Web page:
ROAD TO PRINT4ALL: FROM THE FUTURE FACTORY A DISCUSSION ON POSSIBLE DEVELOPMENTRead the press release
Despite the difficulties that have arisen over the past year and a half, Out-Of-Home continues playing a key role. After many months of being in lockdown, people have begun paying greater attention to the messages conveyed by outdoor communication. A trend that can be explained by the growing desensitisation to online advertising that, although necessary and effective, leads to dwelling more on billboards and posters while spending time outside of the home.
To adapt to new market needs, outdoor communication will inevitably need to embrace digital advertising (and mobile in particular) in order to reach a much wider audience. Nonetheless, online advertising will continue to benefit from traditional advertising tools. Building a solid offline presence can actually increase the reach and visibility of a campaign and make it more “tangible”.
Emerging as one of the most effective omnichannel communication strategies is the systematic use of QR codes. These can be combined with static posters, improving user engagement, while also allowing you to monitor the effectiveness of a campaign in real time. Integrating posters and QR codes also allows customers to be “ferried” to a brand or product’s landing page, website or native app, collecting data on their preferences and buying habits. Recently, a survey by consultancy firm Advertiser Perceptions showed that 76% of agencies have started investing in digital-out-of-home (DOOH), while 22% of brands plan to start using it for the first time. The Covid-19 pandemic has further boosted growth for this market segment by focusing on omnichannel communication, merging physical and digital. Another fast-growing trend involves integrating artificial intelligence (AI) and ads to automate purchases. Up until recently, this approach seemed confined to the sphere of digital advertising, but it’s now expanding to more types of media, including OOH and display ads. Campaigns like the one by Trainline, which uses augmented reality (AR) to show live train schedules every time you pick up your phone, or the Tweet to Eat campaign, which has transformed bus shelters into tweet-activated vending machines, give us a taste of the infinite potential that OOH will acquire as the user experience evolves.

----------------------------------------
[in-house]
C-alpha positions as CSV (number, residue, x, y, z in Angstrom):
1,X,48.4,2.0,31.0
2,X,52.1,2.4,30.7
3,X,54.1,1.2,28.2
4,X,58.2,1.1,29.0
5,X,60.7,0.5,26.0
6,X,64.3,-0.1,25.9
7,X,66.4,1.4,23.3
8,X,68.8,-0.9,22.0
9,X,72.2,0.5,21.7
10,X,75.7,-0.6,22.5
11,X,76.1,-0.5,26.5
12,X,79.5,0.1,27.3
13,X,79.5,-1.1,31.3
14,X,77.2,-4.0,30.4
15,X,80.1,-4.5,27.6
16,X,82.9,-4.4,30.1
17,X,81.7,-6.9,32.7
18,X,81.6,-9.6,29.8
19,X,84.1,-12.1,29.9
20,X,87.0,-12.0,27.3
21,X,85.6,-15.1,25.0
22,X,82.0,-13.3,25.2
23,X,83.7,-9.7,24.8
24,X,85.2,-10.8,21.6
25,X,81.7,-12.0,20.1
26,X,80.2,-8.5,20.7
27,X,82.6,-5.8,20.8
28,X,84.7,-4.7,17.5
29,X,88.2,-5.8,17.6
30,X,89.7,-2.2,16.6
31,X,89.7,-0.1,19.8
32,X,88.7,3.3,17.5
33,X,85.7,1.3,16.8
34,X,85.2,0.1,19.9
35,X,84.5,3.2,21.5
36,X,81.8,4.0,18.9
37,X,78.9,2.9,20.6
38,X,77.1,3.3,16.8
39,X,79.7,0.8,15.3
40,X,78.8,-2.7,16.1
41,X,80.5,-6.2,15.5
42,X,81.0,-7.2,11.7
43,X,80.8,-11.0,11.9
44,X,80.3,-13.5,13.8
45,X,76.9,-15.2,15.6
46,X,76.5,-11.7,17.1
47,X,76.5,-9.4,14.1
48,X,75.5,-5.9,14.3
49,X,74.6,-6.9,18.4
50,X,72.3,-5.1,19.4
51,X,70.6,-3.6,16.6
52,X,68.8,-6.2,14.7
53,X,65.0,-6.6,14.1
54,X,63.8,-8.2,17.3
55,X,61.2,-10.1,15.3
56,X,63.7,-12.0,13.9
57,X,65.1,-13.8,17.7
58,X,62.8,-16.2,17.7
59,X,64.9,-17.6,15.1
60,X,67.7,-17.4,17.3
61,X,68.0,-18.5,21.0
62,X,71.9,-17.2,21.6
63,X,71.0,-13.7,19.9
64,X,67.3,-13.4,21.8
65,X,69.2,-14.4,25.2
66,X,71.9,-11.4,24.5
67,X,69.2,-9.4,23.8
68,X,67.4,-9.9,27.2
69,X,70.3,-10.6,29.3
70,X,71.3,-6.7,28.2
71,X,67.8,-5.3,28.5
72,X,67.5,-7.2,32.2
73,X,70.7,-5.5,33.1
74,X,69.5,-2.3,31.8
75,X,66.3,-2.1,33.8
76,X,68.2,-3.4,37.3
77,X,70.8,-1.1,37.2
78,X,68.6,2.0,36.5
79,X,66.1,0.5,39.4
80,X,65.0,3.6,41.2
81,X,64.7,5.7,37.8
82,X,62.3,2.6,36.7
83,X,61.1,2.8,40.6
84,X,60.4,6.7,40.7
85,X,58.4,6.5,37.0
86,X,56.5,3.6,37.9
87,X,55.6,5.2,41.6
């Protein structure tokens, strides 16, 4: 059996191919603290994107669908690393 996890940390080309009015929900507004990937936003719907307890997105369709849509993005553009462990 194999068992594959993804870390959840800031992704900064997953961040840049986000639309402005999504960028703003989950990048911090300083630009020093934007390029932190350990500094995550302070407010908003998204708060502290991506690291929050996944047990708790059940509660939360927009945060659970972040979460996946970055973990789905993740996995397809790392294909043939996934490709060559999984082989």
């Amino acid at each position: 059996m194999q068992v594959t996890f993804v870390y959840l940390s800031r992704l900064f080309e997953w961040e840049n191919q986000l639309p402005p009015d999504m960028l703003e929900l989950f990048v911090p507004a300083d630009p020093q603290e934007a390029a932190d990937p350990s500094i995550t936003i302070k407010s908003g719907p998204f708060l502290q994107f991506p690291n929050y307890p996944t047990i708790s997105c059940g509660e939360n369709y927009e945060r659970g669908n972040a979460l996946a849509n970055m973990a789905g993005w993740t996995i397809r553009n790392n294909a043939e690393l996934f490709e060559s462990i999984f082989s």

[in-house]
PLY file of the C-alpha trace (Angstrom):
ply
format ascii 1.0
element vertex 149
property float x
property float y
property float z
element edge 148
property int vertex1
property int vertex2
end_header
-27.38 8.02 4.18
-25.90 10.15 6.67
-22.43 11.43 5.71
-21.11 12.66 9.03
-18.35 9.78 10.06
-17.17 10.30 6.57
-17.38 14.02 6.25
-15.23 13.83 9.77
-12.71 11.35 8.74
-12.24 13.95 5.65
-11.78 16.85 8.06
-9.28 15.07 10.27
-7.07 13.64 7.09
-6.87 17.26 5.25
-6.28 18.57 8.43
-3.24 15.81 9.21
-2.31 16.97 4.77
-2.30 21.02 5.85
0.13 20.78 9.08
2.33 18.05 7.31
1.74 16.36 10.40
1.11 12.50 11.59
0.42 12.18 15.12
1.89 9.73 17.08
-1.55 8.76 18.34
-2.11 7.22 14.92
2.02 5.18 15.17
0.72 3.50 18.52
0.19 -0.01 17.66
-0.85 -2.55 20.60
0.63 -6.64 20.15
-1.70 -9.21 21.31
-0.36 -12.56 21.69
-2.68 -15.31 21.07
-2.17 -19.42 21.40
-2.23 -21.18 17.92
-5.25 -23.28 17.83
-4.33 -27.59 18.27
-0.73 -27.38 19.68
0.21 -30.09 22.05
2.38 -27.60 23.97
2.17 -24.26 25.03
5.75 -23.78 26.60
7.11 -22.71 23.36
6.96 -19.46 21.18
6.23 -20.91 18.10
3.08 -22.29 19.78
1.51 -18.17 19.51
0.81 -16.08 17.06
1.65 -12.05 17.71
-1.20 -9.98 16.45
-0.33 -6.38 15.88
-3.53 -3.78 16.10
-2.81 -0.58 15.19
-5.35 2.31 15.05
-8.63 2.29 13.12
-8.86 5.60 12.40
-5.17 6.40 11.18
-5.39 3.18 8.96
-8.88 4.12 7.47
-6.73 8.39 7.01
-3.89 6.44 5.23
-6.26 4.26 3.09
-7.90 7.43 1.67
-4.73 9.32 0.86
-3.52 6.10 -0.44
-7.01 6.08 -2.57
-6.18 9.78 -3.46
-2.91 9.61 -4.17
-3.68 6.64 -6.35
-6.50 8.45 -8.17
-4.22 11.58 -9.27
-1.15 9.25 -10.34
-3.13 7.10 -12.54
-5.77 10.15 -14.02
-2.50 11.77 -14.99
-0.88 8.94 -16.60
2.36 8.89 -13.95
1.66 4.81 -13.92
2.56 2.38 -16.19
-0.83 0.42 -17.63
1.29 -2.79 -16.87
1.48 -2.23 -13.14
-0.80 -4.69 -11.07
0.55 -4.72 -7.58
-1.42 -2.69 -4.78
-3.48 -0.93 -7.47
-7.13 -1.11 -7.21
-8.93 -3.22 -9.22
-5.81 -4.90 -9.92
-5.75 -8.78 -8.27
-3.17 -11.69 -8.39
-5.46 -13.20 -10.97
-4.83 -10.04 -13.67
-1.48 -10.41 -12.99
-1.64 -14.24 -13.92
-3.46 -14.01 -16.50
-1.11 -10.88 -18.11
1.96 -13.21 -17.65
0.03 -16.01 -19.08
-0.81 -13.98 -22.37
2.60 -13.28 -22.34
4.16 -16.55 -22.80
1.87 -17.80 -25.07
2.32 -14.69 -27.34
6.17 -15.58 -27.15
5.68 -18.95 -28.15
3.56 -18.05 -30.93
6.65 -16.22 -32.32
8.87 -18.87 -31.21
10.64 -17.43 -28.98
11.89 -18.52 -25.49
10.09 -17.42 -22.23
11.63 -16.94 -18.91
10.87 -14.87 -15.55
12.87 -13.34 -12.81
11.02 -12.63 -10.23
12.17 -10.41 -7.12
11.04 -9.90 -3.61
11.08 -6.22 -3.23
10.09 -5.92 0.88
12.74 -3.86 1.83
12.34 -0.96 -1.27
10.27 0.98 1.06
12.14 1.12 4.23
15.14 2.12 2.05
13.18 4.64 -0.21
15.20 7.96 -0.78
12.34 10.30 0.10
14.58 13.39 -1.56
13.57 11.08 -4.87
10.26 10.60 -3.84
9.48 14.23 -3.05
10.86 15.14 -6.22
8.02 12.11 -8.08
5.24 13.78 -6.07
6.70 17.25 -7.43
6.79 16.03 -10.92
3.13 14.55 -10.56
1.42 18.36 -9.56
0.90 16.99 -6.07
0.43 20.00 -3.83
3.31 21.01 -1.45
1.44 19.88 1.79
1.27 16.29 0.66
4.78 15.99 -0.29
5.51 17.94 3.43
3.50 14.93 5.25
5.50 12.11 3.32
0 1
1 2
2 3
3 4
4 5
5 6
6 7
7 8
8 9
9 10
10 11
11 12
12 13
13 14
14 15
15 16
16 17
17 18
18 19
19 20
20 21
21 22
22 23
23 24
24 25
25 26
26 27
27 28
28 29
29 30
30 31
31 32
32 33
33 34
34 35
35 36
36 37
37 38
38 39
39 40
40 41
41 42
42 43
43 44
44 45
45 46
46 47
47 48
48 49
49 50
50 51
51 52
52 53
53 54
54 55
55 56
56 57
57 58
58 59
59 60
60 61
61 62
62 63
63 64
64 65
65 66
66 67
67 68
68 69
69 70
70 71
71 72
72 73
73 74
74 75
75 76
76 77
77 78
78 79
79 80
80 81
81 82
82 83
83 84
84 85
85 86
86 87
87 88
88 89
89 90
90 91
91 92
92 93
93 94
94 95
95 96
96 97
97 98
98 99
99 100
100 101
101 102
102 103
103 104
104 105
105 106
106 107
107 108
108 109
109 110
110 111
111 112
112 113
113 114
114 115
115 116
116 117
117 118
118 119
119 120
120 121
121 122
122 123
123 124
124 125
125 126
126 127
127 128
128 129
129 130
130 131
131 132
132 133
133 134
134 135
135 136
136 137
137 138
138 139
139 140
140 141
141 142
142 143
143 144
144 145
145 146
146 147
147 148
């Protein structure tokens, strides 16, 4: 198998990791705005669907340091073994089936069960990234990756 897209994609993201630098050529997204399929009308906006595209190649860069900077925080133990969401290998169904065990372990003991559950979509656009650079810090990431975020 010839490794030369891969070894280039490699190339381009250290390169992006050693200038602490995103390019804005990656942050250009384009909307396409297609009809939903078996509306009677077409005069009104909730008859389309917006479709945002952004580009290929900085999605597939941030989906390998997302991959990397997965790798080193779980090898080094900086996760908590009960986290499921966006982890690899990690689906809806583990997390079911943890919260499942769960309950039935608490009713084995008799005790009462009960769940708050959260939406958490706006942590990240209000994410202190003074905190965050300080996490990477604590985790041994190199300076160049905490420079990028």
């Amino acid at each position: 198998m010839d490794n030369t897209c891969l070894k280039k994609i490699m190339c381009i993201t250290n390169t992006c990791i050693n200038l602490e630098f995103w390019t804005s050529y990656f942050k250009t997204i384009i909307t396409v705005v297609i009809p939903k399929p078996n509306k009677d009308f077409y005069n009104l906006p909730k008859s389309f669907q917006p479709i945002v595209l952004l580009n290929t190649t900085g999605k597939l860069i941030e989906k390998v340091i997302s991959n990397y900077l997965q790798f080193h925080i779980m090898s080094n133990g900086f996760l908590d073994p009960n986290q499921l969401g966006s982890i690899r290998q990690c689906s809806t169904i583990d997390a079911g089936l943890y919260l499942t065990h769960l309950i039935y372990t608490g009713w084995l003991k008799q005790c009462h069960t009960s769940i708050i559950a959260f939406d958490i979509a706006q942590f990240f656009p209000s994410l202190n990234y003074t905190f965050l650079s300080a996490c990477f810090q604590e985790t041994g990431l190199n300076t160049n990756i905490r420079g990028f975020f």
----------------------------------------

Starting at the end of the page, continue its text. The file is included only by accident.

The pandemic has encouraged reflection on the urgent need to reduce our environmental impact and promote the fight against climate change. Using innovative, recyclable or reusable mediums is essential for gaining the trust of a public that is increasingly conscious of sustainability. However, green solutions need to be made more competitive compared to conventional solutions, whether in terms of inks, mediums or printing technologies, so they can become a tangible alternative for advertisers and end customers.
What is certain is that the freedom to ensure users’ attention through unique and unforgettable messages will remain. In that sense, conventional advertisements are already starting to take on an increasingly “Instagrammable” look. The goal is to incentivise users to photograph them and post them, amplifying brand visibility. In addition to the aesthetic component, OOH communication will aim to narrate current events, using irony and, rather than falling into the trap of poor taste, aiming to forge a bond of trust with the recipient of the message. The main challenge for outdoor professionals and brands will be adopting cutting edge tools as well as unconventional, attention grabbing, empathetic and authentic messages.
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